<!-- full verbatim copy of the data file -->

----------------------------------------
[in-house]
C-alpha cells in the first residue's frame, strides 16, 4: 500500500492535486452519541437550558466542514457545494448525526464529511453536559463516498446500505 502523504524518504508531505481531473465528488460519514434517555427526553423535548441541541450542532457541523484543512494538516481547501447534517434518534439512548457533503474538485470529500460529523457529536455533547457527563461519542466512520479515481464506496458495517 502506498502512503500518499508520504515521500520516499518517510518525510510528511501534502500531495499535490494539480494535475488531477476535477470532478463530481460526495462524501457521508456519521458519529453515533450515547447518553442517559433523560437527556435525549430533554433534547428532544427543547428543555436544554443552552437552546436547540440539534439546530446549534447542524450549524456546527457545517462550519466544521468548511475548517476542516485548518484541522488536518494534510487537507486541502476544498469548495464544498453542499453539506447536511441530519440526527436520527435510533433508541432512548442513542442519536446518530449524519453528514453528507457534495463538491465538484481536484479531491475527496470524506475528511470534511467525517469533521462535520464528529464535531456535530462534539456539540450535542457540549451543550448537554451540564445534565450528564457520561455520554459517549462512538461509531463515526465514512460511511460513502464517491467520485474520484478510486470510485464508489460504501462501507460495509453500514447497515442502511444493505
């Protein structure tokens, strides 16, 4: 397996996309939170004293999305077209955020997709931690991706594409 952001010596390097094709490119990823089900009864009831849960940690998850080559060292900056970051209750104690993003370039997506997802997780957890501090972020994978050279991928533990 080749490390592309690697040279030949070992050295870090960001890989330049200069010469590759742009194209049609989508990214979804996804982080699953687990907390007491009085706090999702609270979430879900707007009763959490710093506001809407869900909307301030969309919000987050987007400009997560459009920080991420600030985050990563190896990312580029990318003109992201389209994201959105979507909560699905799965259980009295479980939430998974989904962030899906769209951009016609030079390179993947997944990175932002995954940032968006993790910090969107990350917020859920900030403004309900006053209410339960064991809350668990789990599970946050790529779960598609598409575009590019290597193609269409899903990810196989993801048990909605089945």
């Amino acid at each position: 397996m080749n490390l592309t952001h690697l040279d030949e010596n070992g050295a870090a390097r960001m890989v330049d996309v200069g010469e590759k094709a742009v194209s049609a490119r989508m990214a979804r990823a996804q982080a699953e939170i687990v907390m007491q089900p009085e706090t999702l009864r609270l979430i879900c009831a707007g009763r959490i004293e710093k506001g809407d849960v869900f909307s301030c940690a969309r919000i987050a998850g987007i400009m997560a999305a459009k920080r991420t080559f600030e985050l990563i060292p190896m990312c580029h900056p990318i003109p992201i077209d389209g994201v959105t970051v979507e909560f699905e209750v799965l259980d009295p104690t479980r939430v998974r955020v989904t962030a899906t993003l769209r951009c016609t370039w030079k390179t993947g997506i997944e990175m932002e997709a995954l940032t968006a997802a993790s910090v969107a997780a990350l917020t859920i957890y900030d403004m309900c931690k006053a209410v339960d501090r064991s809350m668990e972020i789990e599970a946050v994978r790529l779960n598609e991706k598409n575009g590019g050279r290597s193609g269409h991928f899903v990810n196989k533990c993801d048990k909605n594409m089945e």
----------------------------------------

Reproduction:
[in-house]
C-alpha cells in the first residue's frame, strides 16, 4: 500500500492535486452519541437550558466542514457545494448525526464529511453536559463516498446500505 502523504524518504508531505481531473465528488460519514434517555427526553423535548441541541450542532457541523484543512494538516481547501447534517434518534439512548457533503474538485470529500460529523457529536455533547457527563461519542466512520479515481464506496458495517 502506498502512503500518499508520504515521500520516499518517510518525510510528511501534502500531495499535490494539480494535475488531477476535477470532478463530481460526495462524501457521508456519521458519529453515533450515547447518553442517559433523560437527556435525549430533554433534547428532544427543547428543555436544554443552552437552546436547540440539534439546530446549534447542524450549524456546527457545517462550519466544521468548511475548517476542516485548518484541522488536518494534510487537507486541502476544498469548495464544498453542499453539506447536511441530519440526527436520527435510533433508541432512548442513542442519536446518530449524519453528514453528507457534495463538491465538484481536484479531491475527496470524506475528511470534511467525517469533521462535520464528529464535531456535530462534539456539540450535542457540549451543550448537554451540564445534565450528564457520561455520554459517549462512538461509531463515526465514512460511511460513502464517491467520485474520484478510486470510485464508489460504501462501507460495509453500514447497515442502511444493505
């Protein structure tokens, strides 16, 4: 397996996309939170004293999305077209955020997709931690991706594409 952001010596390097094709490119990823089900009864009831849960940690998850080559060292900056970051209750104690993003370039997506997802997780957890501090972020994978050279991928533990 080749490390592309690697040279030949070992050295870090960001890989330049200069010469590759742009194209049609989508990214979804996804982080699953687990907390007491009085706090999702609270979430879900707007009763959490710093506001809407869900909307301030969309919000987050987007400009997560459009920080991420600030985050990563190896990312580029990318003109992201389209994201959105979507909560699905799965259980009295479980939430998974989904962030899906769209951009016609030079390179993947997944990175932002995954940032968006993790910090969107990350917020859920900030403004309900006053209410339960064991809350668990789990599970946050790529779960598609598409575009590019290597193609269409899903990810196989993801048990909605089945």
């Amino acid at each position: 397996m080749n490390l592309t952001h690697l040279d030949e010596n070992g050295a870090a390097r960001m890989v330049d996309v200069g010469e590759k094709a742009v194209s049609a490119r989508m990214a979804r990823a996804q982080a699953e939170i687990v907390m007491q089900p009085e706090t999702l009864r609270l979430i879900c009831a707007g009763r959490i004293e710093k506001g809407d849960v869900f909307s301030c940690a969309r919000i987050a998850g987007i400009m997560a999305a459009k920080r991420t080559f600030e985050l990563i060292p190896m990312c580029h900056p990318i003109p992201i077209d389209g994201v959105t970051v979507e909560f699905e209750v799965l259980d009295p104690t479980r939430v998974r955020v989904t962030a899906t993003l769209r951009c016609t370039w030079k390179t993947g997506i997944e990175m932002e997709a995954l940032t968006a997802a993790s910090v969107a997780a990350l917020t859920i957890y900030d403004m309900c931690k006053a209410v339960d501090r064991s809350m668990e972020i789990e599970a946050v994978r790529l779960n598609e991706k598409n575009g590019g050279r290597s193609g269409h991928f899903v990810n196989k533990c993801d048990k909605n594409m089945e």